I'd never studied any statistics before buying this book and my knowledge of stats was *very* basic to say the least. This book is a beast - it's huge, but if you bother to spend the time reading it, it gives you a fantastic and extensive introduction to statistics as well as helping with more advanced problems that you might have. It's easy to read and the theory behind the statistical tests is very clearly set out. I had a couple of problems where the commands written in the book wouldn't work on my version of R, but this is just because R is open source so advances very quickly. A quick search on the internet normally solves the problem.
The author is perhaps a bit too friendly at times and this approach to writing academic text books normally annoys me, but in this case I have to concede it was quite refreshing amongst the stats nightmares I was having. This book has pretty much been my bible for the last 4 months and I'm not sure where I'd be without it. The same review goes for Andy Field's equivalent book on SPSS - again, amazing.
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on 21 January 2014
Reviewed for the Social Research Association by Paul Webb, Research Officer, Praxis Care, Belfast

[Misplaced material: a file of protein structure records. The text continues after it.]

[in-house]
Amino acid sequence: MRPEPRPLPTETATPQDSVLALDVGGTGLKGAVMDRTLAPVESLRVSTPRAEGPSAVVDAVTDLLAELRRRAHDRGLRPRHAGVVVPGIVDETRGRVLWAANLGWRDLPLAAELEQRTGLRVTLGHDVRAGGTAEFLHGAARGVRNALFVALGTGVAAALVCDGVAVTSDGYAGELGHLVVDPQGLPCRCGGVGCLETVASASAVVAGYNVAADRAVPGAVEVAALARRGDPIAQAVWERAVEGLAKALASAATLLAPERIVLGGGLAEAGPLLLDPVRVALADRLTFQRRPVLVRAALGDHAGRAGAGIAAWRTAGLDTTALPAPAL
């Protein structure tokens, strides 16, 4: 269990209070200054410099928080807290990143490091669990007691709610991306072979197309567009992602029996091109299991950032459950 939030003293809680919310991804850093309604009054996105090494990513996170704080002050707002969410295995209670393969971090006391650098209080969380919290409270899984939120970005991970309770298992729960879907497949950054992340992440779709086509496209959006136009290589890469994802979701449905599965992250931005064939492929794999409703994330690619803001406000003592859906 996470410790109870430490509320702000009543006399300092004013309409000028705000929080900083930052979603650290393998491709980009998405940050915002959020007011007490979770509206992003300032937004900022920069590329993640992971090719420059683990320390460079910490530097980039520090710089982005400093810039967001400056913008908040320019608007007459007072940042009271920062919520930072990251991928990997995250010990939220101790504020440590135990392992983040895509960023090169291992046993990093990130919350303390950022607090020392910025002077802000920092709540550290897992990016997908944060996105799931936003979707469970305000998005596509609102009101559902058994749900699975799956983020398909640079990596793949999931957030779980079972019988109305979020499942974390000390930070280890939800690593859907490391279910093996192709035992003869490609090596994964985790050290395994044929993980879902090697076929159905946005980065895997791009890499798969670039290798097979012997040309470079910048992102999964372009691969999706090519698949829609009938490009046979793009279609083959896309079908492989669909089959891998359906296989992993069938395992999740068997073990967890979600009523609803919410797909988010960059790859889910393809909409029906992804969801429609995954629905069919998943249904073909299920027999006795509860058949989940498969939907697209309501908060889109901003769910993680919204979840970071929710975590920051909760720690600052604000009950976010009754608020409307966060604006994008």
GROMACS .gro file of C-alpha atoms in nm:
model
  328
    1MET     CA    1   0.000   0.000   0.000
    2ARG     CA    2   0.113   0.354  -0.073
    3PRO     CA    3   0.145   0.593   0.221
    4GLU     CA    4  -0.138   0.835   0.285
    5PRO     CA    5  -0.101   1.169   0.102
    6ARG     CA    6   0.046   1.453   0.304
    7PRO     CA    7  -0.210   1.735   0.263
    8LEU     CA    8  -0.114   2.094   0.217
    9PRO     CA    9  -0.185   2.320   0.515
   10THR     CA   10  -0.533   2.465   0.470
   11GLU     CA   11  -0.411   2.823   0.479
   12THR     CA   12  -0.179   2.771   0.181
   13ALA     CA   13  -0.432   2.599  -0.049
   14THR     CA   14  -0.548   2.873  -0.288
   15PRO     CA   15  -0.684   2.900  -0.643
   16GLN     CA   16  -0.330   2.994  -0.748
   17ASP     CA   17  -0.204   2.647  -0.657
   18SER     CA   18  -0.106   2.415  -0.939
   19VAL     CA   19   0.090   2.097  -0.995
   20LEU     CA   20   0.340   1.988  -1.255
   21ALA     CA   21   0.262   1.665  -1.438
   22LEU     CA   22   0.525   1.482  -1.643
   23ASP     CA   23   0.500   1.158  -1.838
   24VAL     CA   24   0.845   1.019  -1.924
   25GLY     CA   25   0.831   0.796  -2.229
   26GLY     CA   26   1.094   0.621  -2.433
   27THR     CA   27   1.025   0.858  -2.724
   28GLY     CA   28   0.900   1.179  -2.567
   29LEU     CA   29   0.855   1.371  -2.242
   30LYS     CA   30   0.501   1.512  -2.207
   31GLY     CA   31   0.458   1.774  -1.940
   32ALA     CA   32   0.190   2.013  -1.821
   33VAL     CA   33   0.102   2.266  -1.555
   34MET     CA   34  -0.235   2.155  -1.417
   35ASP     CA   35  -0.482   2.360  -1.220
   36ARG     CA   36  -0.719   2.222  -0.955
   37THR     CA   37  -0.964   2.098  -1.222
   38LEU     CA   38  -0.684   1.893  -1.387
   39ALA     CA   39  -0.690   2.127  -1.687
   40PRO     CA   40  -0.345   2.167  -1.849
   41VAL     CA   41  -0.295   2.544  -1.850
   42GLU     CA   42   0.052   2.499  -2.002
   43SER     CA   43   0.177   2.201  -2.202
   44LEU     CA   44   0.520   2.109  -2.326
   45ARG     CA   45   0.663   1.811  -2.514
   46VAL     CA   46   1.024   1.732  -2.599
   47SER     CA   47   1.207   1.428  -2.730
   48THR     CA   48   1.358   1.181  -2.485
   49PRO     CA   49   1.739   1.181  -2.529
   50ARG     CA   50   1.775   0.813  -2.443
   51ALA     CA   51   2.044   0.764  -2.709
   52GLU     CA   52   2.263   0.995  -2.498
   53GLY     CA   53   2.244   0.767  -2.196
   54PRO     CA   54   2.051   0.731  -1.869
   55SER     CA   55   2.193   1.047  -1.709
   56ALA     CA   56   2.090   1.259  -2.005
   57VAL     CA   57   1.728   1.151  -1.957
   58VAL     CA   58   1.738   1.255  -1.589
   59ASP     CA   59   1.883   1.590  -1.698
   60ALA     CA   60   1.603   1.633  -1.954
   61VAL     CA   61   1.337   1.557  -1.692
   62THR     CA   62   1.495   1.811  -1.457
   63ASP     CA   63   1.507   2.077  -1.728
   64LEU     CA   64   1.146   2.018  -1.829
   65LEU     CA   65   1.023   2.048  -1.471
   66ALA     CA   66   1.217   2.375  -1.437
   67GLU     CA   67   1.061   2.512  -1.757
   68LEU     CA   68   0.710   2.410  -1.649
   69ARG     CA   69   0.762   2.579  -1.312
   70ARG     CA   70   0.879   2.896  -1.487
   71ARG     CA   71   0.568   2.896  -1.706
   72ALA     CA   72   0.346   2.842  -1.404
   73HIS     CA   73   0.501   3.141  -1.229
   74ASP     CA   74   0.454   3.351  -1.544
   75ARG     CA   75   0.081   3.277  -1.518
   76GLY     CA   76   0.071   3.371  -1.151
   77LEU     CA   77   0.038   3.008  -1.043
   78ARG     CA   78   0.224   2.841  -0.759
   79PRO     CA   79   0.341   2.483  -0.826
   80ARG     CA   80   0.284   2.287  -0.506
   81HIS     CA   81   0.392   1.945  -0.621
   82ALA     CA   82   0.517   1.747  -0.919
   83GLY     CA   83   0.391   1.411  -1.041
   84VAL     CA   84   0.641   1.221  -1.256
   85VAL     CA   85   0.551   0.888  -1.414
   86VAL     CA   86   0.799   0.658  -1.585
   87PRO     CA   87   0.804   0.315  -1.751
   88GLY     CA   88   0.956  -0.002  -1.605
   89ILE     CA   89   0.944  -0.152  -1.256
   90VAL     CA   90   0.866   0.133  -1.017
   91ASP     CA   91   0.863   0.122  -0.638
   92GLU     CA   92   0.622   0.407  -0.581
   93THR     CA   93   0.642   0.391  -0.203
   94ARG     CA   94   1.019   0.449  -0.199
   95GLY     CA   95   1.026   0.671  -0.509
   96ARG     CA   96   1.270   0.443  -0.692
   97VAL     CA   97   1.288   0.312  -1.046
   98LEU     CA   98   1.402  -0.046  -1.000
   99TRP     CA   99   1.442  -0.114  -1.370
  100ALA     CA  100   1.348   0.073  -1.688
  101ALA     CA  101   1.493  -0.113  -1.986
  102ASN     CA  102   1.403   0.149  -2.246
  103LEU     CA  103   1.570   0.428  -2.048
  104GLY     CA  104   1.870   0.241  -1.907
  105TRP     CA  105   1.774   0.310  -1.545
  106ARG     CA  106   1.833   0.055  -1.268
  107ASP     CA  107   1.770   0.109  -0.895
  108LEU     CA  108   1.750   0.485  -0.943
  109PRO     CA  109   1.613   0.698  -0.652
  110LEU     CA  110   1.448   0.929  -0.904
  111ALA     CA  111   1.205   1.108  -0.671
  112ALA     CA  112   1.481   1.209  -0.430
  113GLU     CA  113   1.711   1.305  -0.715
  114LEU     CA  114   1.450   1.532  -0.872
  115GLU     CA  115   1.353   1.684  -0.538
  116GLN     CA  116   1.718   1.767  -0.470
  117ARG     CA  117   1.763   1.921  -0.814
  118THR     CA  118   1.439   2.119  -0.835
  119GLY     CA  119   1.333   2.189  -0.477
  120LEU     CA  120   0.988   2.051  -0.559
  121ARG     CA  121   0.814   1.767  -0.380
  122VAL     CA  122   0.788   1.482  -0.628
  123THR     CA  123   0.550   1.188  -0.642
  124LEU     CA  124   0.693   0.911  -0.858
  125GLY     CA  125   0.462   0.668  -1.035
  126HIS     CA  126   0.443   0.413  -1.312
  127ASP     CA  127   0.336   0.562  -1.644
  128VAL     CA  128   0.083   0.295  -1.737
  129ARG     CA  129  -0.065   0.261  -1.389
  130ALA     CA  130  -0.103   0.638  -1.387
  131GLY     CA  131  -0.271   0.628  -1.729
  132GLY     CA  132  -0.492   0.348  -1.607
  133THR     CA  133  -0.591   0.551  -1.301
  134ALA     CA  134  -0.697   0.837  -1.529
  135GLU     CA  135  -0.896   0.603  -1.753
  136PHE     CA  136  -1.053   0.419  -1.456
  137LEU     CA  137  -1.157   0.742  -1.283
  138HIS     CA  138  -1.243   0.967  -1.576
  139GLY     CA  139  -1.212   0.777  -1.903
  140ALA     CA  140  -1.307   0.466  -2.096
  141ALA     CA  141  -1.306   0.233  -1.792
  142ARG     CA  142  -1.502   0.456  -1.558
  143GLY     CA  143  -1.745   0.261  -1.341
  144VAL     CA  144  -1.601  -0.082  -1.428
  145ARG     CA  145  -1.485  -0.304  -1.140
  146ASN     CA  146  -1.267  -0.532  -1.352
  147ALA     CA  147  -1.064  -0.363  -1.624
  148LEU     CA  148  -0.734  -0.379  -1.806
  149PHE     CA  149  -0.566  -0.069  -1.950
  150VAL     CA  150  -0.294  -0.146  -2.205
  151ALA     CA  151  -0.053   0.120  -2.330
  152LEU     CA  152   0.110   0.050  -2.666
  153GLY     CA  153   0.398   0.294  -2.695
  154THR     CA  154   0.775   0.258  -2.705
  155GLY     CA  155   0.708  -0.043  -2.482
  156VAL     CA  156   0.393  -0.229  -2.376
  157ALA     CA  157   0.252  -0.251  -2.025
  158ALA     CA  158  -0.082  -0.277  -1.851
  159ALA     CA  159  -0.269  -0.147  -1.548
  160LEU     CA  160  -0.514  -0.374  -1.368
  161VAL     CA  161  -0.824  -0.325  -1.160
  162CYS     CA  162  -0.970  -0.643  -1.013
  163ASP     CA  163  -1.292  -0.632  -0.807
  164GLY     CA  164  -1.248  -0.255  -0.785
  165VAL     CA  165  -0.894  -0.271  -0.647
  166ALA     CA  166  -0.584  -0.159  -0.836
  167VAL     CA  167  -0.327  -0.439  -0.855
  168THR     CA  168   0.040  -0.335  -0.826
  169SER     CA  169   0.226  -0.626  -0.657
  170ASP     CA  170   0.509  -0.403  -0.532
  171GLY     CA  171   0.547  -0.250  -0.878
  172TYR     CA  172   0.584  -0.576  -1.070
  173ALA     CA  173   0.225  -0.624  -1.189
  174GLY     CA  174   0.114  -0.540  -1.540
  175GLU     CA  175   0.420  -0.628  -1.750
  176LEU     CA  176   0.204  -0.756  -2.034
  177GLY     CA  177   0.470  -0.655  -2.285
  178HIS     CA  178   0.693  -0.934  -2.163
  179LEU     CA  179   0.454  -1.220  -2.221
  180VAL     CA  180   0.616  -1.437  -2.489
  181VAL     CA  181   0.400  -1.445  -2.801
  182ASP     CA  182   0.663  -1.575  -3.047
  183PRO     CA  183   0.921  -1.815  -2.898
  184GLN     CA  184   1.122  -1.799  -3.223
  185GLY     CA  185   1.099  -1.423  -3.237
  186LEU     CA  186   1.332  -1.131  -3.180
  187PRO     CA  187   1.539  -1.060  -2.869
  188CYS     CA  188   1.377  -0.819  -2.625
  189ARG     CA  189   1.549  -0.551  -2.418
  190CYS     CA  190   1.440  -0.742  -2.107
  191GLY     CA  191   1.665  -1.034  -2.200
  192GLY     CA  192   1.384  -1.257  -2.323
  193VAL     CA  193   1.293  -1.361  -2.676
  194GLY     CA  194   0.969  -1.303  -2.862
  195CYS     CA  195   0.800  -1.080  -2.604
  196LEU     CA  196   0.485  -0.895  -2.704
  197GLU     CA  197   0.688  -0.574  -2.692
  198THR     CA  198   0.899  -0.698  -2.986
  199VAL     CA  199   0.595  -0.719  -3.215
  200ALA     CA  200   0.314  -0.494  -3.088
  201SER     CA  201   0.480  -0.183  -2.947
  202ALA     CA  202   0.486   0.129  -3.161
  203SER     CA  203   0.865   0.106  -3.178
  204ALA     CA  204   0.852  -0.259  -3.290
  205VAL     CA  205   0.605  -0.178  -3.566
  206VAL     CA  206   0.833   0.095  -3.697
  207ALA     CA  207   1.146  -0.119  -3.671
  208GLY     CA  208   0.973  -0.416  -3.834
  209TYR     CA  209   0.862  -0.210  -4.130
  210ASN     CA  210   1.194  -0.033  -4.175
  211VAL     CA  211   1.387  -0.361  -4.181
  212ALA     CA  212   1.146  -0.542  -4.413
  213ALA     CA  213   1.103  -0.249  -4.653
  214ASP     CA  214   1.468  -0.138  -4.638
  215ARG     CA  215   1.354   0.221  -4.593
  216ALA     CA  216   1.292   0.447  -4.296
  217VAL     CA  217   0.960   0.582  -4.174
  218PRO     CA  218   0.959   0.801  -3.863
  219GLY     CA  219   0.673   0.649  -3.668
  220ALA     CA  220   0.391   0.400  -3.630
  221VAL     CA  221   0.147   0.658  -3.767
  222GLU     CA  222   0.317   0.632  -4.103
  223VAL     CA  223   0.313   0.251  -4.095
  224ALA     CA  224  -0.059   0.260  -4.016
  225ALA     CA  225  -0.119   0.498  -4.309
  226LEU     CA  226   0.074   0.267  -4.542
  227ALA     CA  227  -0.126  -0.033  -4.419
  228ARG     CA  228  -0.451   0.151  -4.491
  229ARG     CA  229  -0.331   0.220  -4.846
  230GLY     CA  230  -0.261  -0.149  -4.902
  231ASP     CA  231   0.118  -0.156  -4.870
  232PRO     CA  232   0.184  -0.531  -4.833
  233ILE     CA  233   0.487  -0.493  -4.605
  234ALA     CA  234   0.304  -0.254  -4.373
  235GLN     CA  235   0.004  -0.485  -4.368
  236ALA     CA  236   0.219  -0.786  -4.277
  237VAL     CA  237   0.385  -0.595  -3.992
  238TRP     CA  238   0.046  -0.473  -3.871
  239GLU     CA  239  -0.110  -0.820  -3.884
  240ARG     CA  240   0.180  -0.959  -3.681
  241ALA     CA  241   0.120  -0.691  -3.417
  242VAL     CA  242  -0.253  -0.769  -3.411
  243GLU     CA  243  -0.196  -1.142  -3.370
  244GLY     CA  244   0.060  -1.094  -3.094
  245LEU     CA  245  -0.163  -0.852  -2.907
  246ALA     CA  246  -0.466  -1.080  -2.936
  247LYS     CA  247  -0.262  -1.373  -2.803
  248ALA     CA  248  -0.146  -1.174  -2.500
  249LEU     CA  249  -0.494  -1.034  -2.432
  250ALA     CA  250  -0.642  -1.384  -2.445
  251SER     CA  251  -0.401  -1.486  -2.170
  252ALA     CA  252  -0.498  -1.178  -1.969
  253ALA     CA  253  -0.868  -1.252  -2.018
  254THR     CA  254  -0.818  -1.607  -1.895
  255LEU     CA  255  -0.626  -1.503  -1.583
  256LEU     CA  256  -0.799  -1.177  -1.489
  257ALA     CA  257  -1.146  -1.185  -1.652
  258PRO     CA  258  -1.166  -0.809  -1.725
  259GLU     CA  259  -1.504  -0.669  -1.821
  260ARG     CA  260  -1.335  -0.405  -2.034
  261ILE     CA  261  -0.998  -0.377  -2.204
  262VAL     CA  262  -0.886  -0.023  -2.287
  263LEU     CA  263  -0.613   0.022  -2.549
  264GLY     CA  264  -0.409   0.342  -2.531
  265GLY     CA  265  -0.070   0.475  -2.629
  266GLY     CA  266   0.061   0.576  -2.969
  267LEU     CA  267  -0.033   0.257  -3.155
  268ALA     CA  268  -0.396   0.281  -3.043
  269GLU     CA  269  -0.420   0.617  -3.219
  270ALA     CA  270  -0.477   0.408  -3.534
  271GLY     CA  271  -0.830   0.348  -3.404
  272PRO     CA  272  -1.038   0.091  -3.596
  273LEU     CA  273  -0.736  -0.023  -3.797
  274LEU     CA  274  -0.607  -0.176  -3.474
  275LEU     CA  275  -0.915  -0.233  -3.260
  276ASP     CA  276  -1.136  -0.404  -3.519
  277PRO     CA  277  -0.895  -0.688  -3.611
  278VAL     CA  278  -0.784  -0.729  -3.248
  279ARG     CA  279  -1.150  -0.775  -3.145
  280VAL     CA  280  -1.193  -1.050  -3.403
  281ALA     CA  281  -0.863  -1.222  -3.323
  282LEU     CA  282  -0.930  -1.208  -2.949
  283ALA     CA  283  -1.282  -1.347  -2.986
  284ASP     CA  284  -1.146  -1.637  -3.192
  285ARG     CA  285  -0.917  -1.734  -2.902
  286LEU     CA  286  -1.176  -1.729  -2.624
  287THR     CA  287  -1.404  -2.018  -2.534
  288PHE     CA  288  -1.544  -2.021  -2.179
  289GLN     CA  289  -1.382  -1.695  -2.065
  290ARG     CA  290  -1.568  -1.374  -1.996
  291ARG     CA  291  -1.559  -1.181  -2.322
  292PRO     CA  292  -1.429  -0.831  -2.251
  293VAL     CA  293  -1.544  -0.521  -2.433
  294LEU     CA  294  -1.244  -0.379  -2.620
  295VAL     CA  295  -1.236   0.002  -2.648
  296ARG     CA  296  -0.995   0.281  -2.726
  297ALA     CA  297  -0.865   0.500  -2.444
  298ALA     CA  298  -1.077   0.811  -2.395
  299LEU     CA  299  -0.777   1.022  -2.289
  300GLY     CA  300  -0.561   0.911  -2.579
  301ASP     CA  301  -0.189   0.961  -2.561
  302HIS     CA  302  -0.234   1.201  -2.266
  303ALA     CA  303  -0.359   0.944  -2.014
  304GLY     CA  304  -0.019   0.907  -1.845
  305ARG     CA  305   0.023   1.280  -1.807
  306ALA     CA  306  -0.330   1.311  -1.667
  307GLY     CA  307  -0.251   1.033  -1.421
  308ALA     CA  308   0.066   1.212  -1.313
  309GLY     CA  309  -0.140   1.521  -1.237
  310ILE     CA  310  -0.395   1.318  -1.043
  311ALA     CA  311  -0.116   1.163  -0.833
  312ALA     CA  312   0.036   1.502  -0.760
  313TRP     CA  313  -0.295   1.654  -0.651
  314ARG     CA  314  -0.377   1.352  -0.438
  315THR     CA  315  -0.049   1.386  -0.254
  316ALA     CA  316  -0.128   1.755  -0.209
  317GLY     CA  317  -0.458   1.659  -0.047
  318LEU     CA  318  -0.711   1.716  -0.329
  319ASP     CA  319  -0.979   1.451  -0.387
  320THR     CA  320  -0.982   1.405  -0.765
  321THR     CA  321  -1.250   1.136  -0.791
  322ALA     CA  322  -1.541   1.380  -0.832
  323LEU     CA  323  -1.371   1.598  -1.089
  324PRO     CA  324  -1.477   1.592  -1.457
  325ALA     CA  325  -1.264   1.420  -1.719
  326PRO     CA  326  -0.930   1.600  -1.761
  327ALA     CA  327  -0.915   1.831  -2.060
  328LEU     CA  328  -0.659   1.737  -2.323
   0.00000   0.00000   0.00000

Easy to read, entertaining and brim full of information. This book will appeal to the statistics neophyte and to the seasoned data analyst irrespective of subject discipline. The authors skilfully describe how to conduct quantitative analyses using R whilst showing how the base capabilities of R can be extended using a plethora of packages.
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on 22 August 2016
Surprisingly readable despite the complex stats on offer!

Makes learning stats again (almost) fun and well worth the effort.

And besides I now know the approximate ejaculate of Japanese quail, which is sure to come up in the pub quiz.
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on 31 March 2014
Having spent a decade teaching undergraduates the joy of statistics, I would not be without this book. I recommend it every year to my students as a resource they should be able to access. It's not something you carry around between home and uni - Andy gives you value for money in this enormous tome. However, it is a resource you keep returning to for humorous, articulate advice on both statistics and how to code for specific analyses in R.